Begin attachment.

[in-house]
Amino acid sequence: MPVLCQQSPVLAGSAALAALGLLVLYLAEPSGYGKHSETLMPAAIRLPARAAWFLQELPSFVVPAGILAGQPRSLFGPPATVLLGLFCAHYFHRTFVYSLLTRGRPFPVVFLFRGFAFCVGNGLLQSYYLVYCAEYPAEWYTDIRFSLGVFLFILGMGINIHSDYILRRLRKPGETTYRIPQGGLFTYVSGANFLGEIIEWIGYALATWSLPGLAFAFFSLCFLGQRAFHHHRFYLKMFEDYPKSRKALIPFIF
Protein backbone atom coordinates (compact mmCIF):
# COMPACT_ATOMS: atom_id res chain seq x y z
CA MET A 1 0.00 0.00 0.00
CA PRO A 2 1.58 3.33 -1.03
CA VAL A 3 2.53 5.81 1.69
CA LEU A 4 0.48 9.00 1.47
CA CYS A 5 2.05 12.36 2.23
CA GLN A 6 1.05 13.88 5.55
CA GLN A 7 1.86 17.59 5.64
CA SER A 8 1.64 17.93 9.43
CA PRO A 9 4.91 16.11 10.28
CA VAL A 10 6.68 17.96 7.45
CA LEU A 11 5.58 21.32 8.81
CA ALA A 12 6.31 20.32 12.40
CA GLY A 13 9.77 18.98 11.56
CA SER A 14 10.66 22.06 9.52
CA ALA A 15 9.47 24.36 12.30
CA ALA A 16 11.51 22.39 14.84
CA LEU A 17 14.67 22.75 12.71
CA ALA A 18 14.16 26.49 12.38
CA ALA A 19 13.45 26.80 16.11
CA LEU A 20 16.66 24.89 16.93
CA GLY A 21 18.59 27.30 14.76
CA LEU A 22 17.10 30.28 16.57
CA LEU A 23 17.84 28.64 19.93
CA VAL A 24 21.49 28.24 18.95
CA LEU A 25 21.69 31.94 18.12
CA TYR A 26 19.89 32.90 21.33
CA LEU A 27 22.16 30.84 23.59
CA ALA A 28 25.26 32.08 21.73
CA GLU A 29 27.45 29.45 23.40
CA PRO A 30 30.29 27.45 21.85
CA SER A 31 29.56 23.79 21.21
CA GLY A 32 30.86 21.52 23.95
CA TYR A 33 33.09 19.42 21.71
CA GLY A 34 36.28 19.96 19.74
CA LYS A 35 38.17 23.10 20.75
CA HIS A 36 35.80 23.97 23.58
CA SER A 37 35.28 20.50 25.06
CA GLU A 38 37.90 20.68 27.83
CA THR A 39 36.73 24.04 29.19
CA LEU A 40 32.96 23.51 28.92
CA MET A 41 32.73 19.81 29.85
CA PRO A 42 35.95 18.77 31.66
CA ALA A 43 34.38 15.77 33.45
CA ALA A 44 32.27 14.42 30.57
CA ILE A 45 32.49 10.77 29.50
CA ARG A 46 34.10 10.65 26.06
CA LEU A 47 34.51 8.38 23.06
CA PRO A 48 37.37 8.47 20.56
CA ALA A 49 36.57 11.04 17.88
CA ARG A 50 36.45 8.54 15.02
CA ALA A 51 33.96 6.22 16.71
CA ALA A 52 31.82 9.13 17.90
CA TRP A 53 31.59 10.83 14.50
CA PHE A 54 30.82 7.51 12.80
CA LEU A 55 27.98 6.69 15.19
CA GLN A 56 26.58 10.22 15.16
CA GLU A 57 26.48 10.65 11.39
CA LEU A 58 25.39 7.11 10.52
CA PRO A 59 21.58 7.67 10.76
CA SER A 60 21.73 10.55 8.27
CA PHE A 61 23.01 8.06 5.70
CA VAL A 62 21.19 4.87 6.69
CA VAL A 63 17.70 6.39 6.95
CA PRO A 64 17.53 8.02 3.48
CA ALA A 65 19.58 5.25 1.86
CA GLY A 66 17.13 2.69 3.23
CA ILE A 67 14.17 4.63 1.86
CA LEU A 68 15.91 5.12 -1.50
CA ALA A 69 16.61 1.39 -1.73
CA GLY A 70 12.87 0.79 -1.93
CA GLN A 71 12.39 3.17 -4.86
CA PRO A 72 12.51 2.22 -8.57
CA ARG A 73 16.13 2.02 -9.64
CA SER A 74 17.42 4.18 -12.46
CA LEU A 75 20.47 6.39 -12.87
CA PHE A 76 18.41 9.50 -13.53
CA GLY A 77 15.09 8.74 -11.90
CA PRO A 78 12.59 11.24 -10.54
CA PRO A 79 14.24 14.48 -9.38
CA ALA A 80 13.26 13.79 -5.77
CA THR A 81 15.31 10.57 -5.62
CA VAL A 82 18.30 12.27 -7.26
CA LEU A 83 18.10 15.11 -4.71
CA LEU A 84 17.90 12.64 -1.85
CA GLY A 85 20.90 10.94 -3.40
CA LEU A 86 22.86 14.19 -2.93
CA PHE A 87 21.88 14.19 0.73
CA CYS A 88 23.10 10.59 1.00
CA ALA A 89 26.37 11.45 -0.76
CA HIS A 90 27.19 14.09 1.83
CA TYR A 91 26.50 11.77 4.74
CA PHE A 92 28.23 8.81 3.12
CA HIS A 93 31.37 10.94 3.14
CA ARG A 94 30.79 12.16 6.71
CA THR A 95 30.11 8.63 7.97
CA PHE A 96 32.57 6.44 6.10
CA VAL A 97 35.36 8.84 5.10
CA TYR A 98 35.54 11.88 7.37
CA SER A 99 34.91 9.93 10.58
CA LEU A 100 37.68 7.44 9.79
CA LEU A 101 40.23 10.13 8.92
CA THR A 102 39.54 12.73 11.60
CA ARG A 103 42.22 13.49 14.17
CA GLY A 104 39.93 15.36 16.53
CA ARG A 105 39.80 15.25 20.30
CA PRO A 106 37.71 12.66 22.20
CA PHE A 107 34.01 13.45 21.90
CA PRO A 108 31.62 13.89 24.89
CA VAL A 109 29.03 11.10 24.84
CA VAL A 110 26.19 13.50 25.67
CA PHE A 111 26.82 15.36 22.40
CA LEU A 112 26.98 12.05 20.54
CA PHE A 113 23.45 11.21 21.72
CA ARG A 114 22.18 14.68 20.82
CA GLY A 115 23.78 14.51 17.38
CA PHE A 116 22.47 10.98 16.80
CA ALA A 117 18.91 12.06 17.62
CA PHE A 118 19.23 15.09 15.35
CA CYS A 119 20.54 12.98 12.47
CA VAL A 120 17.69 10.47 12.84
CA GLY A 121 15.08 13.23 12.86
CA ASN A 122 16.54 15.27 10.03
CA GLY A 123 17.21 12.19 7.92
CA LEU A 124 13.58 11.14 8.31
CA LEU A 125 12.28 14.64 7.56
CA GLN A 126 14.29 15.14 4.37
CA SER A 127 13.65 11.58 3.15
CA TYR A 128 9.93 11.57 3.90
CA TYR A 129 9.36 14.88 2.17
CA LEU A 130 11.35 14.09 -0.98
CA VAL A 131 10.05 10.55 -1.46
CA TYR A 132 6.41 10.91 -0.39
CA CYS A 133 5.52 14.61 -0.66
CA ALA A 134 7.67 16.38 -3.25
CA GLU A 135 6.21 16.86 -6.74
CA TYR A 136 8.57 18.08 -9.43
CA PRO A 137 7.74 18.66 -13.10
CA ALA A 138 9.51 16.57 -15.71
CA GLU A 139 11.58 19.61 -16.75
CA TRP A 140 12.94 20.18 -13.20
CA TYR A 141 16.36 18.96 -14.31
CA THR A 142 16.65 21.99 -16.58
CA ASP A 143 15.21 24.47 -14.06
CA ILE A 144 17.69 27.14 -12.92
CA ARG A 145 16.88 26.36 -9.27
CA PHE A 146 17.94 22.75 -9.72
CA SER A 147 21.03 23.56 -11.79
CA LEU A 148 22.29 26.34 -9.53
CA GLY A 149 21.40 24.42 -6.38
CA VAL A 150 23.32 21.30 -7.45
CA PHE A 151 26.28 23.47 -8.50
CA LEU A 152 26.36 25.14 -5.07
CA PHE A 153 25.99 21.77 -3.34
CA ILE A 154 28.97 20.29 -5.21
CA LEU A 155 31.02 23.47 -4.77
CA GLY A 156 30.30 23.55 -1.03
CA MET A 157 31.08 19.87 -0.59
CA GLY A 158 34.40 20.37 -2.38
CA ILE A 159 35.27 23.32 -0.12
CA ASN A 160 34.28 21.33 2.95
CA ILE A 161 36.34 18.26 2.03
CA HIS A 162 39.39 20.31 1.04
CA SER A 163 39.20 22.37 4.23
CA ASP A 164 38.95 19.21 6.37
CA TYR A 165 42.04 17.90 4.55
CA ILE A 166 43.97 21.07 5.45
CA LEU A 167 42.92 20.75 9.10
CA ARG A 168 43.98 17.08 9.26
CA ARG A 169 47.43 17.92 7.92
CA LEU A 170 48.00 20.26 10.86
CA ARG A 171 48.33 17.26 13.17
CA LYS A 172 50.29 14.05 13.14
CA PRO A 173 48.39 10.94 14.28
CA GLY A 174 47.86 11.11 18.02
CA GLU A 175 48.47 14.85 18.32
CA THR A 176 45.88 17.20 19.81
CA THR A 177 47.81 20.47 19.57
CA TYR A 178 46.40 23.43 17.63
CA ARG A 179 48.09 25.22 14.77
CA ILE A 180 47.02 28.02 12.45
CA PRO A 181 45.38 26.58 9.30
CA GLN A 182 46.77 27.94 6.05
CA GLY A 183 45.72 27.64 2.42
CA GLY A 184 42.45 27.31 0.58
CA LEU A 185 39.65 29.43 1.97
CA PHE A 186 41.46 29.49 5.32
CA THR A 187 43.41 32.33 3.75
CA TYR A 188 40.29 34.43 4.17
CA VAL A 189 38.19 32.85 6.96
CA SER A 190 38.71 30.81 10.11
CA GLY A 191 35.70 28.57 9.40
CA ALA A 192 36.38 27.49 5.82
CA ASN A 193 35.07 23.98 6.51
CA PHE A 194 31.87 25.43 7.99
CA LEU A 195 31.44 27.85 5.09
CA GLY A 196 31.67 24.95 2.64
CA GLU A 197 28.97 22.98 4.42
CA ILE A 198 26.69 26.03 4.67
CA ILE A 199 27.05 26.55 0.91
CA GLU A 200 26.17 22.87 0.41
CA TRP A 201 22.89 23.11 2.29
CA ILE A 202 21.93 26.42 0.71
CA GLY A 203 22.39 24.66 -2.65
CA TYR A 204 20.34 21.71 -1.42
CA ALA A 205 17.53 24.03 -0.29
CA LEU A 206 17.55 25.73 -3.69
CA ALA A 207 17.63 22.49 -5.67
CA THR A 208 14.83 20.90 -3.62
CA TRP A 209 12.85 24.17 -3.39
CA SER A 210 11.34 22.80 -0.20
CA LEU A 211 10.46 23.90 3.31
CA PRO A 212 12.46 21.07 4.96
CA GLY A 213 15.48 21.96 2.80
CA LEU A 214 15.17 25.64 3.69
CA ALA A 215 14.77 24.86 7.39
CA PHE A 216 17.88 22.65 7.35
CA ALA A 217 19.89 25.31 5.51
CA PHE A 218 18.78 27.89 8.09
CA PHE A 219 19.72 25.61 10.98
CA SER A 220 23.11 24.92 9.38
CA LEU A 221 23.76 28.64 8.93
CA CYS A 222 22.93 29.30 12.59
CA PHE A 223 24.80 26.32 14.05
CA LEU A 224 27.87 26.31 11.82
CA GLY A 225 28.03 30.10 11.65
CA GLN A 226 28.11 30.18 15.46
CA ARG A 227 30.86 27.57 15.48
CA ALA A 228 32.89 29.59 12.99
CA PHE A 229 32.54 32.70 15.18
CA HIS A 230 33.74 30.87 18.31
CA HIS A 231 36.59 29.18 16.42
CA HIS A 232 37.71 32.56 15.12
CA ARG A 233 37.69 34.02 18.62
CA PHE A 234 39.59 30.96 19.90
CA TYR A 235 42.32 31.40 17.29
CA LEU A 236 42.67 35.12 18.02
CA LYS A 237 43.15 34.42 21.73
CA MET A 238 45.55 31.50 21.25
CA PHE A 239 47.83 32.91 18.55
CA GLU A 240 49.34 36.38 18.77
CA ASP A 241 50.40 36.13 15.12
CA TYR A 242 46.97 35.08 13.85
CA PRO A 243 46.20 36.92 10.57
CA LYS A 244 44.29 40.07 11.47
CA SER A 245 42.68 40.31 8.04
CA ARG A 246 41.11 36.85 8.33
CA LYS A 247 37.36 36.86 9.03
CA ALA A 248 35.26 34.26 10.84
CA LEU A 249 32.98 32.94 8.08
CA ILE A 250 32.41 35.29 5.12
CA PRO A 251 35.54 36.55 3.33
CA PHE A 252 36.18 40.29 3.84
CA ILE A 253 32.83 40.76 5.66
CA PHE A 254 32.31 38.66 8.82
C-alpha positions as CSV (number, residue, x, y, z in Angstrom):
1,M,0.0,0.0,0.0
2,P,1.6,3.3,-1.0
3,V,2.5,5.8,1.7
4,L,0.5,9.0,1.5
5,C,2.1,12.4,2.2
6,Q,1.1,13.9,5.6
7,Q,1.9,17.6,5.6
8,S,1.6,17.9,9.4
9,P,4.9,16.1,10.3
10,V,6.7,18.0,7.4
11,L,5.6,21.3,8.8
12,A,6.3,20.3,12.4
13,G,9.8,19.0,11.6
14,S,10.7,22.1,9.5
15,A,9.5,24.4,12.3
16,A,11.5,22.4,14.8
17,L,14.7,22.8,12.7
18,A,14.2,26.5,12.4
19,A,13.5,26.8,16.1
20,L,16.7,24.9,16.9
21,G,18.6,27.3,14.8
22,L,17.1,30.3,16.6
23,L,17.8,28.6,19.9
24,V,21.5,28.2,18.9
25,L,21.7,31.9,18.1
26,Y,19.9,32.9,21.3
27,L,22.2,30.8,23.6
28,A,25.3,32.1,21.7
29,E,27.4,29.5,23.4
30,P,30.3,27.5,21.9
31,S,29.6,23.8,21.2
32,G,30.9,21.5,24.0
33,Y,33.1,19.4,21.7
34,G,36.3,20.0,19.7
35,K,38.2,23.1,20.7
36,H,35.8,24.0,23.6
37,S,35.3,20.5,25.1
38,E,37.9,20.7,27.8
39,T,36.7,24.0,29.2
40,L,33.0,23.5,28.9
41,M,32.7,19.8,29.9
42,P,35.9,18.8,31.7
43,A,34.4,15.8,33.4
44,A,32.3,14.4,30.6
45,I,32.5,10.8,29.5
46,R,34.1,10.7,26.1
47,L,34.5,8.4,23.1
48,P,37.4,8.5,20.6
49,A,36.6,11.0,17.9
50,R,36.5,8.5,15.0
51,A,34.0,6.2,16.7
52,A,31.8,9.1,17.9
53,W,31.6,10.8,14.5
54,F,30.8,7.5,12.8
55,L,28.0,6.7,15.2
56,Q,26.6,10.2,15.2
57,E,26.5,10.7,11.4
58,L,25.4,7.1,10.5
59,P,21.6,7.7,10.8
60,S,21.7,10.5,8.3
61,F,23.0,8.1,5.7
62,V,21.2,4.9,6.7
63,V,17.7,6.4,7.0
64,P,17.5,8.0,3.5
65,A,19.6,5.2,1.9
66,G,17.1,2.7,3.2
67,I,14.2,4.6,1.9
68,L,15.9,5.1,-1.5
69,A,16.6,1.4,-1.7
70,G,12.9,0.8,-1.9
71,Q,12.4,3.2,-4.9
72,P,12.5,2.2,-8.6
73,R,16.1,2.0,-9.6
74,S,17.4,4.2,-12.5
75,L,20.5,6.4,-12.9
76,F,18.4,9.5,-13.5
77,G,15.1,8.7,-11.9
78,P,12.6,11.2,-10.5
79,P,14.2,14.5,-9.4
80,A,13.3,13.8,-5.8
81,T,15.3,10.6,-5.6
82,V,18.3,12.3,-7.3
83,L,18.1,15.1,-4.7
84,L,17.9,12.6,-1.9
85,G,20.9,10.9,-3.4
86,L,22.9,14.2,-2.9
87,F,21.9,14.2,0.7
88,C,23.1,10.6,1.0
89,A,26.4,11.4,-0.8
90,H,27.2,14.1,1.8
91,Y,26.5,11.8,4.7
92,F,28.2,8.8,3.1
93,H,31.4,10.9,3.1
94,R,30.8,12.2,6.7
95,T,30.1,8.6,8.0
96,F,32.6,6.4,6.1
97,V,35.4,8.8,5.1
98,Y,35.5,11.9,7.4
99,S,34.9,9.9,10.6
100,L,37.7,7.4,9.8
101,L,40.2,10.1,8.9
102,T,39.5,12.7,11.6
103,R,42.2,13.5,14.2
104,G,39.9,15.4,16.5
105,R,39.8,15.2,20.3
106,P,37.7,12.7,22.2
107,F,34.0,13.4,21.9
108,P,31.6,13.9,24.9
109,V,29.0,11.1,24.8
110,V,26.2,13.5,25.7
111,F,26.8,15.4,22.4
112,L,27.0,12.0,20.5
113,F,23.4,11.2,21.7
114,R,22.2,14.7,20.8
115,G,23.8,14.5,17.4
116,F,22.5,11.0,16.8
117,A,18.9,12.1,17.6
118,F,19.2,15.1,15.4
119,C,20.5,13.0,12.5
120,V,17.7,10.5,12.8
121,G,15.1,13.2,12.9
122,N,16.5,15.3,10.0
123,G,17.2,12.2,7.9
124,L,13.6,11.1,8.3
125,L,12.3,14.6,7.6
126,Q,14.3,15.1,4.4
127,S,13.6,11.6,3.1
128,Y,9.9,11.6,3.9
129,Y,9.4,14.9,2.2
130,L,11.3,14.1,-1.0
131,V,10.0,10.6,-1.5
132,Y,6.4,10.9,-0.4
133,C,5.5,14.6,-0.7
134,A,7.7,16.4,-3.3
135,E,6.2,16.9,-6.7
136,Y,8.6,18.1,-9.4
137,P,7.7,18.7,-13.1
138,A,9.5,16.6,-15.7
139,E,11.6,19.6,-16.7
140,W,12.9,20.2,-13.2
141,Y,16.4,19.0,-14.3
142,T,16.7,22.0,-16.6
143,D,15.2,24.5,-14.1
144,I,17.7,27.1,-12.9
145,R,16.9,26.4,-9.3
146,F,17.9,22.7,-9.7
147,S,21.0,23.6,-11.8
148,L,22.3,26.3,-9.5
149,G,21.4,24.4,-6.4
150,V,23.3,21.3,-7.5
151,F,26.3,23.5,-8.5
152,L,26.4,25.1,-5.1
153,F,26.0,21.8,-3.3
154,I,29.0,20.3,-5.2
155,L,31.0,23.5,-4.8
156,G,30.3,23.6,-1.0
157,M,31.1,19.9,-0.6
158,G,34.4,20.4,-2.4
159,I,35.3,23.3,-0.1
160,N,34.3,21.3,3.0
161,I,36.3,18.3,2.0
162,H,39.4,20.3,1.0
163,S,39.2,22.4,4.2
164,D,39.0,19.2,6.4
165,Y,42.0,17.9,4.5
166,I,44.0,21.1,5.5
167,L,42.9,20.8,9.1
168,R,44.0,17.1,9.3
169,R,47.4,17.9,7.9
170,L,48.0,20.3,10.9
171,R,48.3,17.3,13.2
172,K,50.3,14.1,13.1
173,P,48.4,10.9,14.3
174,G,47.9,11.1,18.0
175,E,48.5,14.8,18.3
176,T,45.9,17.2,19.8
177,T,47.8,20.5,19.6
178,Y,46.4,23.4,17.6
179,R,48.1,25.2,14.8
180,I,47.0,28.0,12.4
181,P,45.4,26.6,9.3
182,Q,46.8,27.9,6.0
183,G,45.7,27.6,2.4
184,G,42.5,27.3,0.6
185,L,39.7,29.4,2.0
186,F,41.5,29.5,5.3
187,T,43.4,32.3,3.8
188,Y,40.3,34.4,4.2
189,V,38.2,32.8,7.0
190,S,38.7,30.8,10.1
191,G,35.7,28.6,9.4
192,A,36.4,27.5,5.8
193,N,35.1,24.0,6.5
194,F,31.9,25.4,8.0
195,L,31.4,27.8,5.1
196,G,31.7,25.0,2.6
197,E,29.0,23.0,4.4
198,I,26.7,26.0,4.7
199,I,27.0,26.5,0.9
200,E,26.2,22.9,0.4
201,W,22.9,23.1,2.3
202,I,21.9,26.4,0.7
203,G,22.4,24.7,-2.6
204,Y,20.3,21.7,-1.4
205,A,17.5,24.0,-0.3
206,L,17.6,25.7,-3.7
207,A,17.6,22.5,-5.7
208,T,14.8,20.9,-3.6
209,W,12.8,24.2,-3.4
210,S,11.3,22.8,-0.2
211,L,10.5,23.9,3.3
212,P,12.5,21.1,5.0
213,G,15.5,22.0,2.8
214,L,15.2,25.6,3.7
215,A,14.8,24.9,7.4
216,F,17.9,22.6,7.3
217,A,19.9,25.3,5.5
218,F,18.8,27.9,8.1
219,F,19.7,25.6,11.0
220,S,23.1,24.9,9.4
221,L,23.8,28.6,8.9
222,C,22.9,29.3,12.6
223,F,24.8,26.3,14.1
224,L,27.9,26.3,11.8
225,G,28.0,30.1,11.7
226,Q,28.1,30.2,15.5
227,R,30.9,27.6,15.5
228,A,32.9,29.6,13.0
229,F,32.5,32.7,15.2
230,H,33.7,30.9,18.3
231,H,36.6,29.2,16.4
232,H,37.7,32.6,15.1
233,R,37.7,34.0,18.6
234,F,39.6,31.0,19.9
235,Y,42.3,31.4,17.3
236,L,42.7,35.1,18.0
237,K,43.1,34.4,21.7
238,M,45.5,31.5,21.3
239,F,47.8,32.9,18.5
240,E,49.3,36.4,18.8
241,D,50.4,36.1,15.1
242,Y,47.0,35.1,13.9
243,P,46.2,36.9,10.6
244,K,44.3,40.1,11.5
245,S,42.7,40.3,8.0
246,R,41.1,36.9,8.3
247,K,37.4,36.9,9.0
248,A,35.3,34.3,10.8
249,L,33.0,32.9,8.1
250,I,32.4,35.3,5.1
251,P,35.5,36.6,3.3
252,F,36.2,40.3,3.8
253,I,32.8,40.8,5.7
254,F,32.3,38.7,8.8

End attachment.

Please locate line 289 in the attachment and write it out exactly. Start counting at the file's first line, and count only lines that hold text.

30,P,30.3,27.5,21.9